2023 marks the 50th anniversary of mass incarceration in the United States. This period also saw wide-ranging laws and regulations that diminish the rights and privileges for those convicted of crimes – including the right to vote. More than 19 million people in the United States have felony convictions triggering civil sanctions, which often includes disenfranchisement: the loss of voting rights. More generally, mass incarceration instigates negative physical, psychological, and economic outcomes for the people who experience felony convictions and imprisonment, for their families, as well as for the broader community. This essay will show how sustainable, equitable research partnerships in public sociology can work to dismantle these structural harms that affect the everyday lives of people who are disenfranchised
Partnering to Challenge Felony Disenfranchisement
The Sentencing Project is a bridge organization that publishes innovative research and recommends policy solutions to address the nation’s punitive criminal legal system. Research analysis on broad social problems like felony disenfranchisement can provide historical context and policy impact.
The Sentencing Project helped document the impact of felony disenfranchisement through co-authoring the key report, Losing the Vote: The Impact of Felony Disenfranchisement Laws in the United States with Human Rights Watch in 1998. Our in-house researchers therefore have longstanding interest and expertise in this issue but we have also built longstanding relationships with academic researchers. Today, the organization’s ongoing partnership with the academic research team of Chris Uggen, Sarah Shannon, Ryan Larson and Rob Stewart helps publish regularly, timely, and up-to-date estimates on the scope and impact of felony disenfranchisement in states across the country.
Social exclusion due to a criminal conviction is not new in the United States. Early settler colonialists denied persons with criminal histories the right to enter into contracts, automatically dissolving their marriages and barring them from a variety of jobs and benefits. The Fourth Amendment to the United States Constitution explicitly recognizes the power of states to deny the right to vote to any individual guilty of “participating in rebellion or other crimes.”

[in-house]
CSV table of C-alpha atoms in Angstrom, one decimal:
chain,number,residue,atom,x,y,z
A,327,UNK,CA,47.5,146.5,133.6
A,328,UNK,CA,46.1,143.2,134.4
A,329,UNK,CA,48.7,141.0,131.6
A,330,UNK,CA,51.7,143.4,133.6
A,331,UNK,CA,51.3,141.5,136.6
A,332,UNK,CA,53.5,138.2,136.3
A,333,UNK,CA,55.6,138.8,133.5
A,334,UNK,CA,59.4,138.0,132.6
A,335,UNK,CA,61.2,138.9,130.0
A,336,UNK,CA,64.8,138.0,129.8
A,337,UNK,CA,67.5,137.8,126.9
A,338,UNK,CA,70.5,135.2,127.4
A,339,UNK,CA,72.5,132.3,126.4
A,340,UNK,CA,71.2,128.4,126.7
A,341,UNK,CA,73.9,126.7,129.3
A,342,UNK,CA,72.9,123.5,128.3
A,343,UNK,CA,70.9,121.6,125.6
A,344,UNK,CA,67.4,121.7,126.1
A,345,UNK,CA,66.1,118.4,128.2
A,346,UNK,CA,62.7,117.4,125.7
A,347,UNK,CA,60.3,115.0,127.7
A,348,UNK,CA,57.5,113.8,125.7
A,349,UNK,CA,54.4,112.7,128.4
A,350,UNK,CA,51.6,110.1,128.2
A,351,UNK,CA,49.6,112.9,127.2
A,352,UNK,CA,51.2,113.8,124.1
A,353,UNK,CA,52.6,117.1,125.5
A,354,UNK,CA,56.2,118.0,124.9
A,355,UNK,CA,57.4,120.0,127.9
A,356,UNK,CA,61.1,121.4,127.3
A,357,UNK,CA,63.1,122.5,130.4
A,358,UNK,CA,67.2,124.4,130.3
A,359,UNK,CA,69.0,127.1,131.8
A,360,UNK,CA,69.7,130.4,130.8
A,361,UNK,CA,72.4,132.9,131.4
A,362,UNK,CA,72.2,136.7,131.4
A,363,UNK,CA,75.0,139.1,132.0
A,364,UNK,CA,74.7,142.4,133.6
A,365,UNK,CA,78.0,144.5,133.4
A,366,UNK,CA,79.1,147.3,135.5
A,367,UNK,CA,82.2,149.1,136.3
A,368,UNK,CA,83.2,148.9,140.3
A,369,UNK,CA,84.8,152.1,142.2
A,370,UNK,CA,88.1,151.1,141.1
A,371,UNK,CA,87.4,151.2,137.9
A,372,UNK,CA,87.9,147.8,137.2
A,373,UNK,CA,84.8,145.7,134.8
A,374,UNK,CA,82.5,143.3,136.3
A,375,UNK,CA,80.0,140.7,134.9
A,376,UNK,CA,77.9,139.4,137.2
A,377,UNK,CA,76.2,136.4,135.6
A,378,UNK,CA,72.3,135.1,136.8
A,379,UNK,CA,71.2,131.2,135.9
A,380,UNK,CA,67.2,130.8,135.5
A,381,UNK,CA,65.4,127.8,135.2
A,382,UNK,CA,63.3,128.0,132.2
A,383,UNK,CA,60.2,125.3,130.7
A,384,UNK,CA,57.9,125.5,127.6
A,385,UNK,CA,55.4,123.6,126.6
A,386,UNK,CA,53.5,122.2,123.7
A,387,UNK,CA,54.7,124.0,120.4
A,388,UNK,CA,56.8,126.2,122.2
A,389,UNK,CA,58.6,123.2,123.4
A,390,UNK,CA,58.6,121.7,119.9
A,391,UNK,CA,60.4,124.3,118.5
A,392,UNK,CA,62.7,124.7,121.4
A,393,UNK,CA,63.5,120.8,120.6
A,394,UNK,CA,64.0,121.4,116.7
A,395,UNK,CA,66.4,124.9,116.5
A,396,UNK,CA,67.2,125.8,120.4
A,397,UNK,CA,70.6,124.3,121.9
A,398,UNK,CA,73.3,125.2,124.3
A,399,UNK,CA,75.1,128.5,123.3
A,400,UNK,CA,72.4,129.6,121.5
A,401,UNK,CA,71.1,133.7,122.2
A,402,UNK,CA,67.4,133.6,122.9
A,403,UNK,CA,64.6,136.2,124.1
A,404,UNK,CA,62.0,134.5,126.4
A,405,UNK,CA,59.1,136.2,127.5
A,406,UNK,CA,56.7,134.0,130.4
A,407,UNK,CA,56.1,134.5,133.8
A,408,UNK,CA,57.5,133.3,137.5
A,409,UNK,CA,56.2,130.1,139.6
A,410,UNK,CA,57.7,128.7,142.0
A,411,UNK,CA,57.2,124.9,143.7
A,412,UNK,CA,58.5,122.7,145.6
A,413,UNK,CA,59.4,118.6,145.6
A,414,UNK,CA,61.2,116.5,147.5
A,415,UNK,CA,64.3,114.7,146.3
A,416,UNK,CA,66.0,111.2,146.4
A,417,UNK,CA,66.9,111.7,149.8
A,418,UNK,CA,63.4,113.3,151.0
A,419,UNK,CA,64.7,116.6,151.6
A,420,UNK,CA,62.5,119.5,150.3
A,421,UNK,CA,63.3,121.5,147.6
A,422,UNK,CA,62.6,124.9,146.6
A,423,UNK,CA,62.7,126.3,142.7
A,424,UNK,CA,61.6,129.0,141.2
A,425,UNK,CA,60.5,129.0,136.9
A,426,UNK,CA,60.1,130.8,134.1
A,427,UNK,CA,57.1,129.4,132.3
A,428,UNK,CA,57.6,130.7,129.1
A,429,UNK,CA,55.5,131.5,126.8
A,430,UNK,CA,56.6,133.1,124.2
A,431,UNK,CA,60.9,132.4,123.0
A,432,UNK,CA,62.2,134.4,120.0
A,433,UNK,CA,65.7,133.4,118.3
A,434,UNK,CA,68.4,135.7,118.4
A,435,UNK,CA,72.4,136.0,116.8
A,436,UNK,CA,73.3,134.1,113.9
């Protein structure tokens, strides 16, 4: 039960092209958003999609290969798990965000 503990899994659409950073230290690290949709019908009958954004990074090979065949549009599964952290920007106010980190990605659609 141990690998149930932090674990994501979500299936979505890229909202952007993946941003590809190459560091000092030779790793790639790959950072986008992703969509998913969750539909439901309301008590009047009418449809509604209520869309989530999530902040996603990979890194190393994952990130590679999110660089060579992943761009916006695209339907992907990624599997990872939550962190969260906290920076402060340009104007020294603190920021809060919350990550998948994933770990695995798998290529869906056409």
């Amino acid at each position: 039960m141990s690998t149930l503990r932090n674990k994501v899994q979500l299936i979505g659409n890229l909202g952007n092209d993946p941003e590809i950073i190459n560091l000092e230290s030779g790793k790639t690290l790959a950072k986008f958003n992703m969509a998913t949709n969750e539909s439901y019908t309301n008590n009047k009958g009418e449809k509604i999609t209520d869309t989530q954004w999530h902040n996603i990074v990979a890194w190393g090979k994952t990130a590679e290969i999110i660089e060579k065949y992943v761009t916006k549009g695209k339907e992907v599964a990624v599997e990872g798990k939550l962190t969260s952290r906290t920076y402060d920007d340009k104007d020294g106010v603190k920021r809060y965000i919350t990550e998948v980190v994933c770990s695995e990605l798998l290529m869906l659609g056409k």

While social exclusion is not new, what is new is the scope of mass incarceration, which has dramatically increased the scale of disenfranchisement and its consequences on people’s lives in the United States. It deprives millions of the right to vote and it systematically disadvantages marginalized communities. As an illustration, our latest collaborative report (Uggen et al., 2022) shows that the total disenfranchised population rose from 3.3 million in 1996 to 4.7 million in 2000,5.9 million in 2010, and 6.1 million in 2016. This upward trend has thankfully stopped due to the hard work of advocates and researchers. As of today, the number of Americans disenfranchised by virtue of a felony conviction is approximately 4.6 million. Moreover, many states have scaled back their disenfranchisement provisions since the 1970s, a trend that accelerated in the past 5 years. Since 1997, our report shows that 25 states and Washington D.C. have expanded voting rights to citizens living with felony convictions.
Reliance on Data
The movement to challenge mass incarceration relies on up to date data to demonstrate the severity of the problem to advance policy change. Champions to guarantee voting rights for all – regardless of incarceration status – include directly impacted activists who have been subject to the criminal legal system, policy organizers, and lawmakers. Our research helps support and inform their efforts, as well as other advocacy tactics including mass communication, direct and grassroots lobbying, expert testimony, and community education.
The research conducted by The Sentencing Project which works to end felony disenfranchisement positions the organization as an expert in the field. Advocacy partners — working on similar efforts at state and local level — collaborate with The Sentencing Project and utilize research findings to evidence the impact of disenfranchisement in their work. These local advocates need credible and current statistics and research to bolster and advance their arguments. For example, legislators are interested in the number of people who would be affected by a proposed change to state law, and the size of the plaintiff class is an important consideration in lawsuits challenging disenfranchisement. Partners often develop rich, evidence-based written reports and concise issue-specific and locally-targeted fact sheets to recommend policy reforms to end felony disenfranchisement.
Advocates welcomed updated state-level estimates on the impact of felony disenfranchisement published in October 2022. To support the publication of Locked Out 2022: Estimates of People Denied Voting Rights, The Sentencing Project hosted a research town hall where directly impacted advocates and partners from national advocacy organizations could learn the report’s findings and engage directly with the research team to ask strategic questions in support of upcoming advocacy campaigns. Some were seeking information about methodology or ideas about where they could obtain information that was not covered in the report. Advocates learned from each other as well as from the panel, pooling and sharing information about more or less successful strategies and approaches. The organization also hosted a webinar to debrief the 2022 Midterm election and the potential impact of disenfranchisement. Nearly 500 directly impacted activists, policy organizers, and officials registered to hear from Chris Uggen and directly impacted advocacy organizers from California, Illinois, Texas, and Pennsylvania.